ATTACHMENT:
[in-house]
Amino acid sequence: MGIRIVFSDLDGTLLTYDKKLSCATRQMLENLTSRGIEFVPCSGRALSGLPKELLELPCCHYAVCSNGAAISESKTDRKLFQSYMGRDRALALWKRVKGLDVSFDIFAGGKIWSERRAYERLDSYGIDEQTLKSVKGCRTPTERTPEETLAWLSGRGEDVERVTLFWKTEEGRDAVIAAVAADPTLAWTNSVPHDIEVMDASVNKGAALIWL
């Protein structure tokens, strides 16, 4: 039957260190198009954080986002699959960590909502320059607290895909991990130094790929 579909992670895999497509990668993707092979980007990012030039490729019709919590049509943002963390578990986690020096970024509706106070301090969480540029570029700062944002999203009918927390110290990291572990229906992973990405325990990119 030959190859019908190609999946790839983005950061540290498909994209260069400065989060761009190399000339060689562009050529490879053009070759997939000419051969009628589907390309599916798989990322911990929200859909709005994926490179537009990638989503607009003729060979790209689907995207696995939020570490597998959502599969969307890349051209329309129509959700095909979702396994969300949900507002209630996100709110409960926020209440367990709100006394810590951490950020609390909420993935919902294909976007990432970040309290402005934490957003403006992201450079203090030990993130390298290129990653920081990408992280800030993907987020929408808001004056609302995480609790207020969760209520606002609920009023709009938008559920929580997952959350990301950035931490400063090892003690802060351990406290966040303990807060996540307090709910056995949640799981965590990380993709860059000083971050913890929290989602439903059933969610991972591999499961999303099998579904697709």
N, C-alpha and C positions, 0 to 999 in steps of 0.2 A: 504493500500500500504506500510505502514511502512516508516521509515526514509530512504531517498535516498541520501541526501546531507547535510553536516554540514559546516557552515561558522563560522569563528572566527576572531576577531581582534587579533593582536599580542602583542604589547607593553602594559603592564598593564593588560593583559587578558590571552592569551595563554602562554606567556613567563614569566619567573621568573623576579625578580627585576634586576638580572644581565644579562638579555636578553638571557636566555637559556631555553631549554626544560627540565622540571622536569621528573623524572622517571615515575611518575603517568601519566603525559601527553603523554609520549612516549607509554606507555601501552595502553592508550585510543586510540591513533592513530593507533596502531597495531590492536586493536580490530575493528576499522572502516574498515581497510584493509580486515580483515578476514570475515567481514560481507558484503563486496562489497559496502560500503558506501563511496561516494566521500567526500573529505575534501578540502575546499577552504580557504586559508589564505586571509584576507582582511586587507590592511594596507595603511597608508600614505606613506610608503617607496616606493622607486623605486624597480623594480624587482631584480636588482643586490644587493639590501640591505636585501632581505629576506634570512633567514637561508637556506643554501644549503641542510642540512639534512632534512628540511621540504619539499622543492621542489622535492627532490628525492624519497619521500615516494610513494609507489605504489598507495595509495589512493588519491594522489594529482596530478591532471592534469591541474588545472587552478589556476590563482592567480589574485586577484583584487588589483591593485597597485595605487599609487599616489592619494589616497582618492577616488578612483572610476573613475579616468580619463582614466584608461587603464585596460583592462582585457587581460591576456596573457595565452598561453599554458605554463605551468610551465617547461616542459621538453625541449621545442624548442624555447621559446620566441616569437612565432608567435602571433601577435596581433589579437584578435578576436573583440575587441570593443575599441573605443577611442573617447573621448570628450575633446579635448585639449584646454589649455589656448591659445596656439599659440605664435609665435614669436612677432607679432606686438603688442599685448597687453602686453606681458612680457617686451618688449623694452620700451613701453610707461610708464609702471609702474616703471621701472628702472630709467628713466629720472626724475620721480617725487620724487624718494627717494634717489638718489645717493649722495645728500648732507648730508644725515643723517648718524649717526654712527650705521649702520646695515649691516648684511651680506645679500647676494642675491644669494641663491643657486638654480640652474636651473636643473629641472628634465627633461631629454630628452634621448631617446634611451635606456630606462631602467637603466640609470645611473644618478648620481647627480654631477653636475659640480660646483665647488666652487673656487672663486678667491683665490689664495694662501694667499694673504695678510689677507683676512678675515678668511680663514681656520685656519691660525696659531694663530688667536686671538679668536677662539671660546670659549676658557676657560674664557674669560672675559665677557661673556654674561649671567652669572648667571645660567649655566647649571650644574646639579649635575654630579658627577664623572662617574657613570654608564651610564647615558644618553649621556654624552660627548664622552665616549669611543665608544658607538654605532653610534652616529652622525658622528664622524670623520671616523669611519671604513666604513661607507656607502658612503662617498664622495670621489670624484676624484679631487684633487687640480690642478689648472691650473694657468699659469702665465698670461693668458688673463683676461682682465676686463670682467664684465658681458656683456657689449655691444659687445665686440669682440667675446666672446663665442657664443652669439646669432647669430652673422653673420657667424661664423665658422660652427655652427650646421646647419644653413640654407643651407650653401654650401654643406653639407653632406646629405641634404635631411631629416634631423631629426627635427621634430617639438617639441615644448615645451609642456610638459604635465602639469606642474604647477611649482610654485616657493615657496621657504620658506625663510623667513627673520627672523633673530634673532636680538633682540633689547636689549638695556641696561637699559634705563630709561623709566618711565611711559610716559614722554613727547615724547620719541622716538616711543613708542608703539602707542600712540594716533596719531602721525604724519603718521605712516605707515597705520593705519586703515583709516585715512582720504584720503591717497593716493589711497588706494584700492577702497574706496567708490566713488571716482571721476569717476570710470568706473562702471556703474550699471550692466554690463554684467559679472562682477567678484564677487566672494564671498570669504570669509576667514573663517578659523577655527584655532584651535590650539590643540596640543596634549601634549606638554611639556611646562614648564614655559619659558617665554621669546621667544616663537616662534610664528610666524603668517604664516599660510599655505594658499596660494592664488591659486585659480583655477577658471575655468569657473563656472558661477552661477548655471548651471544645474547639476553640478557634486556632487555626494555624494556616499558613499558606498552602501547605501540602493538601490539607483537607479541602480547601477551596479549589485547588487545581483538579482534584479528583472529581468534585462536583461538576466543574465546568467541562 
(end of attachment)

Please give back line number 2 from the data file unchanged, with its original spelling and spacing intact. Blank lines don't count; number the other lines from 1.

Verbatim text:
Amino acid sequence: MGIRIVFSDLDGTLLTYDKKLSCATRQMLENLTSRGIEFVPCSGRALSGLPKELLELPCCHYAVCSNGAAISESKTDRKLFQSYMGRDRALALWKRVKGLDVSFDIFAGGKIWSERRAYERLDSYGIDEQTLKSVKGCRTPTERTPEETLAWLSGRGEDVERVTLFWKTEEGRDAVIAAVAADPTLAWTNSVPHDIEVMDASVNKGAALIWL